Flexible parts snap together
Think of a drip irrigation system as an upscale soaker hose. But instead of water spraying out every 2 inches, it can seep out every foot—or maybe every 3 feet—drip by drip. With a little planning, those drips can line up with the root zones of plants.
Drip-irrigation parts snap together like modular toys and can be adjusted as your garden changes. You’ll need a filter, water-pressure reducer, hose swivels, emitters, and 1/2- or 5/8-inch flexible polyethylene tubing—also called the submain. You may need a backflow preventer if it’s required by your municipal water department. Optional parts include 1/4-inch solid tubing, 1/4-inch drip line, connecting tees, 90-degree elbows, connecting barbs, hold-downs to keep tubing in place, goof plugs to fill holes you decide not to use, timers, and fertilizer injectors. You can buy these parts at some hardware stores or garden centers, or from companies specializing in irrigation systems. Parts from different manufacturers are almost always interchangeable.
System costs are very reasonable. You could cover about 250 square feet with drip irrigation for $20 to $50 in parts, not including a timer. For installation, all you need are strong shears to cut the tubing, and a 16-penny nail or commercial punch to poke holes in the submain for the emitters and 1/4-inch tubing. You can bury the submain just below the soil, or leave it on the surface and cover it with mulch. Either way, I try to run it along the edge of a bed so I won’t accidentally disturb it. The 1/4-inch tubing can also be buried, but leave drip lines on the surface so the emitters don’t clog with soil. I use a combination of buried and mulched lines in my garden, so only small emitters are visible here and there.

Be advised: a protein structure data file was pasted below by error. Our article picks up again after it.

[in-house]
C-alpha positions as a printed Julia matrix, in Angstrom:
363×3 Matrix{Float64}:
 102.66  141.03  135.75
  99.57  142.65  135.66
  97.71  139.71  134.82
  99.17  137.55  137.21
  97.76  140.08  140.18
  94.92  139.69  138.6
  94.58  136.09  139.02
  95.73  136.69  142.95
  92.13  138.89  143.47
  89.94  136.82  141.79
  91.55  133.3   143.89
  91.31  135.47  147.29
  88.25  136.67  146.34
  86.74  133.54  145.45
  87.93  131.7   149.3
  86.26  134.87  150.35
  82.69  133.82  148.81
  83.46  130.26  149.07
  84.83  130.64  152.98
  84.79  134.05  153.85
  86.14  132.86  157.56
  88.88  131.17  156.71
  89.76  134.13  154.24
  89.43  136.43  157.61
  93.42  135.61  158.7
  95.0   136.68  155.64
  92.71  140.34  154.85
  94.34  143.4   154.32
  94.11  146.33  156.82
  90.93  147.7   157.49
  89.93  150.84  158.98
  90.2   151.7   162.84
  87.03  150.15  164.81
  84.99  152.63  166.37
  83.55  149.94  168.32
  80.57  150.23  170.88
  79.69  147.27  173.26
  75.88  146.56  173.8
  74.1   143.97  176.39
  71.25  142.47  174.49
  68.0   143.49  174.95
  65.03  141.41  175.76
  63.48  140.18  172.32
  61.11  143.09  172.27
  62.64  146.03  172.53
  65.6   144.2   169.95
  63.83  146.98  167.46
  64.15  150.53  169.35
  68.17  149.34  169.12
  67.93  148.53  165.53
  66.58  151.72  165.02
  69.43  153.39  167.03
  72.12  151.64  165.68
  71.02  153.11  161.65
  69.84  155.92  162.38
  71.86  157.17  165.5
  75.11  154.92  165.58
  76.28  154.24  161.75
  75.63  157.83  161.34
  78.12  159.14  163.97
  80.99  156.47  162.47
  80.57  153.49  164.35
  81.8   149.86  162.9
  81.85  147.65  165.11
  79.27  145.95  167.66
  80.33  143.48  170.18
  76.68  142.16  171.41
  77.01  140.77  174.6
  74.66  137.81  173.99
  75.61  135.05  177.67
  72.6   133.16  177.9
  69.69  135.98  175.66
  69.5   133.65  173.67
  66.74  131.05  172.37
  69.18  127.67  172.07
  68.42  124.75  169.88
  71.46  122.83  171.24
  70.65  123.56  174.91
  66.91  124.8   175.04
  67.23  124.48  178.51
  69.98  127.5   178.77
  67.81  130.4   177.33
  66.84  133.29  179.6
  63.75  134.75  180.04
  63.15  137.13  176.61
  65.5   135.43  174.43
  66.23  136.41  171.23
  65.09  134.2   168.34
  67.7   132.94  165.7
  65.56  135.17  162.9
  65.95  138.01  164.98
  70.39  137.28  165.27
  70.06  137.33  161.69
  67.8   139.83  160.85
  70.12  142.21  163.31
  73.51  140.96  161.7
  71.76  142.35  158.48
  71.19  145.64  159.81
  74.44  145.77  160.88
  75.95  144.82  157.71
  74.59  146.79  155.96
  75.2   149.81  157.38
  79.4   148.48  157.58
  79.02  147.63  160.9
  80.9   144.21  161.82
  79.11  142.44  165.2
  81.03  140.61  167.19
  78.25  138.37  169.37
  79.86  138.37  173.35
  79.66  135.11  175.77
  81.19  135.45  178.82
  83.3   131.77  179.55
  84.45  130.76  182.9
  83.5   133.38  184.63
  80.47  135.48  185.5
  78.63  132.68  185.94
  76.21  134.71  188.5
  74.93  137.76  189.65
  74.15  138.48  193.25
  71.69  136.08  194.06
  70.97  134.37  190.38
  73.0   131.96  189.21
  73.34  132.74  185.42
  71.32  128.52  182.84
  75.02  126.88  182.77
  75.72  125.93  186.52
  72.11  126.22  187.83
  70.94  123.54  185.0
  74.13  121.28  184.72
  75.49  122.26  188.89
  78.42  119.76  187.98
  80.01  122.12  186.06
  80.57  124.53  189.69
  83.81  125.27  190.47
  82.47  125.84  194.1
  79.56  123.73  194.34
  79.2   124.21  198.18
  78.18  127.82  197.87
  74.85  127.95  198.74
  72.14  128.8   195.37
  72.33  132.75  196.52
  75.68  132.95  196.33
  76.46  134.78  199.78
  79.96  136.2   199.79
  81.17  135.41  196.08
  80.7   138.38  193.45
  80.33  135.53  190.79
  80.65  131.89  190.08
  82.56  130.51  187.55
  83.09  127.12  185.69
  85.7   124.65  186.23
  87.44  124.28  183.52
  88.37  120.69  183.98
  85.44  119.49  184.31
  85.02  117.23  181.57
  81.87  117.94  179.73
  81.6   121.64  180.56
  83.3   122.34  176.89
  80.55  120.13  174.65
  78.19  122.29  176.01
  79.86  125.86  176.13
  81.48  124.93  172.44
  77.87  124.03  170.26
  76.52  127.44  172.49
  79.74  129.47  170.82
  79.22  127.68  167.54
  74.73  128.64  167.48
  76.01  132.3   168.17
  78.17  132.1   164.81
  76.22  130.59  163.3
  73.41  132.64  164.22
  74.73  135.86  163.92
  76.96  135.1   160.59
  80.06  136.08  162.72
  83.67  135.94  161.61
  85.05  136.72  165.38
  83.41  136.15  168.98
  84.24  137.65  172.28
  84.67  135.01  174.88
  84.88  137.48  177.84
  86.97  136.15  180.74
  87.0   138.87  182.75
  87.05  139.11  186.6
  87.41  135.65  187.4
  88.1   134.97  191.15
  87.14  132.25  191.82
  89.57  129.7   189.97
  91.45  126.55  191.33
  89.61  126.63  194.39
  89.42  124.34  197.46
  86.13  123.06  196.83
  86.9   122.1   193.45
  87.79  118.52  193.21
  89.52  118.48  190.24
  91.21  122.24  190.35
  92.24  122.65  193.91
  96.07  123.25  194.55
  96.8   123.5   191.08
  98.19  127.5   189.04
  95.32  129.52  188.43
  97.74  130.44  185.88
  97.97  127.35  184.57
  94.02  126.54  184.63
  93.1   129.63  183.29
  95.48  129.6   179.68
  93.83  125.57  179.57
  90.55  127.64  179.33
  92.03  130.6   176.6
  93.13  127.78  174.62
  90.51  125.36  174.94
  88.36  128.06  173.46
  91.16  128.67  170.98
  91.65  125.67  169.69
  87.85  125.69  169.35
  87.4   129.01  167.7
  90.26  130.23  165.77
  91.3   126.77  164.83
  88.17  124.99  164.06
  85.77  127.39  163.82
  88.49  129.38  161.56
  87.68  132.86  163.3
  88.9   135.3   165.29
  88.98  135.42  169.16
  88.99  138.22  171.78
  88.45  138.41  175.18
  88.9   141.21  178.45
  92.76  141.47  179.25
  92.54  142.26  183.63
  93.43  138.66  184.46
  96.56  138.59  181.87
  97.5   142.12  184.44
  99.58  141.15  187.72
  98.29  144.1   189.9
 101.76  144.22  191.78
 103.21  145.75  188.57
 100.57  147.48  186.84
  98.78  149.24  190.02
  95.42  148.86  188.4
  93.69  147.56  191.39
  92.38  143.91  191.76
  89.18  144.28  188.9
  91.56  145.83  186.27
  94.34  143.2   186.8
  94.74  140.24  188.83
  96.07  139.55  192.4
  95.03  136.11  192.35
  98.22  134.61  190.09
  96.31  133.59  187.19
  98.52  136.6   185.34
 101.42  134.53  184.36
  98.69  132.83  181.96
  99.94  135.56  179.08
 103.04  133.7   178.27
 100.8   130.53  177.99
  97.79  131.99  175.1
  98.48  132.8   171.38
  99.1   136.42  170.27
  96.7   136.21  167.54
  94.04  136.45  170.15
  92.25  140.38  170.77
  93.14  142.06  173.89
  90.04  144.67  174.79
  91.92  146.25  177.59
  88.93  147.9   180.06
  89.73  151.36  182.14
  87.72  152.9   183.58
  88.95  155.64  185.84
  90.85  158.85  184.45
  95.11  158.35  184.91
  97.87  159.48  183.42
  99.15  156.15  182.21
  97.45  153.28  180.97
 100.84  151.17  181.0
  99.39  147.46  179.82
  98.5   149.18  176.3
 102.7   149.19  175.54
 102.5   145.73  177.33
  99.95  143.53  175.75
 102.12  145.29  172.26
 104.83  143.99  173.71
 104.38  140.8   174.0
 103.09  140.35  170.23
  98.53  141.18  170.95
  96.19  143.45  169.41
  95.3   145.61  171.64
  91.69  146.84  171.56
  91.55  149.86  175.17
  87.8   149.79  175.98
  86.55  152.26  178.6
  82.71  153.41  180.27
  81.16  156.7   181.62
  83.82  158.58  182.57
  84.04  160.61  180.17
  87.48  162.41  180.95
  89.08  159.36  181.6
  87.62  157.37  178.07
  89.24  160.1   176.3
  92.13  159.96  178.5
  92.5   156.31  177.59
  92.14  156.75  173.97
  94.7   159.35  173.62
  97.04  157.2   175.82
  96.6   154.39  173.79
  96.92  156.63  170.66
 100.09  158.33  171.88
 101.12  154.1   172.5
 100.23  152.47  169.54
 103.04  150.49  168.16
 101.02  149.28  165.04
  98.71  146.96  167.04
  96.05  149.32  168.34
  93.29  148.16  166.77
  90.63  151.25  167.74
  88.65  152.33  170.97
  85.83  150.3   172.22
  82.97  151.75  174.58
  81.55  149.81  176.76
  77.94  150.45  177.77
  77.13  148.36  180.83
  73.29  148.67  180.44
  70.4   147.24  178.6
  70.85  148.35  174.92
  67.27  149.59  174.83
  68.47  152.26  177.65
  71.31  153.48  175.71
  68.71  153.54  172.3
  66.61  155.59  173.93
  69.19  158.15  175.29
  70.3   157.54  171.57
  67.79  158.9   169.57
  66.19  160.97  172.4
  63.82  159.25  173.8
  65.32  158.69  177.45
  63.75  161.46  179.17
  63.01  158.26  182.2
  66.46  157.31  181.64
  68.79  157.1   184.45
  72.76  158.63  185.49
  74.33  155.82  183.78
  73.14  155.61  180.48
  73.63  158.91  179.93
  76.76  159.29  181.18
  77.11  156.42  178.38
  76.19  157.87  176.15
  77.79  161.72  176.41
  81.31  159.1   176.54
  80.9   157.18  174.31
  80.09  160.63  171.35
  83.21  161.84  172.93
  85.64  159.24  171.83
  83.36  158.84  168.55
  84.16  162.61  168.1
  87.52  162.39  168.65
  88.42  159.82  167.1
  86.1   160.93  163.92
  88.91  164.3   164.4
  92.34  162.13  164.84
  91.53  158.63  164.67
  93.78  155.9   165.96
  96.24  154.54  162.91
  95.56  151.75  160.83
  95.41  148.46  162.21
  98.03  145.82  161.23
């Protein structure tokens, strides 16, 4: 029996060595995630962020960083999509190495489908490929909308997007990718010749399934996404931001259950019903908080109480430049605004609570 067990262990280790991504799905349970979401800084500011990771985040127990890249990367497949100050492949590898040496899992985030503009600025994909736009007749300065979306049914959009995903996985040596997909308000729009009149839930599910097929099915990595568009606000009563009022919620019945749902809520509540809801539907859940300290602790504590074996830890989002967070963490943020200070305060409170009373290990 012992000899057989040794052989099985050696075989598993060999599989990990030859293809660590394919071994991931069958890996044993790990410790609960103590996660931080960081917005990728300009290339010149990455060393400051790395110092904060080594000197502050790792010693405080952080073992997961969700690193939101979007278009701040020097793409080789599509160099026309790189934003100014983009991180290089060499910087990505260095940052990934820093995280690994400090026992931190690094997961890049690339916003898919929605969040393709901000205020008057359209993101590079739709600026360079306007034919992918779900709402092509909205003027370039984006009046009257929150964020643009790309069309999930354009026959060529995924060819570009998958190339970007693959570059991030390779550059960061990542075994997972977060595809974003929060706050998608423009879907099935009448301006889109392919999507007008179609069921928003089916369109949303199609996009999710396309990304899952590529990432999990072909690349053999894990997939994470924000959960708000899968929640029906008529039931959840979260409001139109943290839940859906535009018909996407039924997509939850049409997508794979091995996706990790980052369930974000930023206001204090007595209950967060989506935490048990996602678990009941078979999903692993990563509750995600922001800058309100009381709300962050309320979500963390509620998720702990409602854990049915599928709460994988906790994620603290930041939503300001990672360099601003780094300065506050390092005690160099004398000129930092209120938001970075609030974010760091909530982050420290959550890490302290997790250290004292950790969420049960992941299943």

You can convert an existing sprinkler system to drip irrigation by plugging all the spray heads on a circuit but one, and running a drip circuit from that one head. Remember to choose circuits that aren’t needed to water the lawn.
There are two critical points to keep in mind. First, drip irrigation works on low pressure—from 10 to 30 pounds per square inch (psi). However, water pressure at hose spigots runs anywhere from 50 to 100 psi so you need a pressure reducer on every drip-irrigation circuit. Second, as a conservative rule of thumb, any one drip-irrigation circuit can only handle about 225 gallons per hour, so you’ll need to calculate the total gph for all emitters on each drip circuit to make sure they don’t exceed this amount. Each emitter has its own rating, so simply add up the numbers.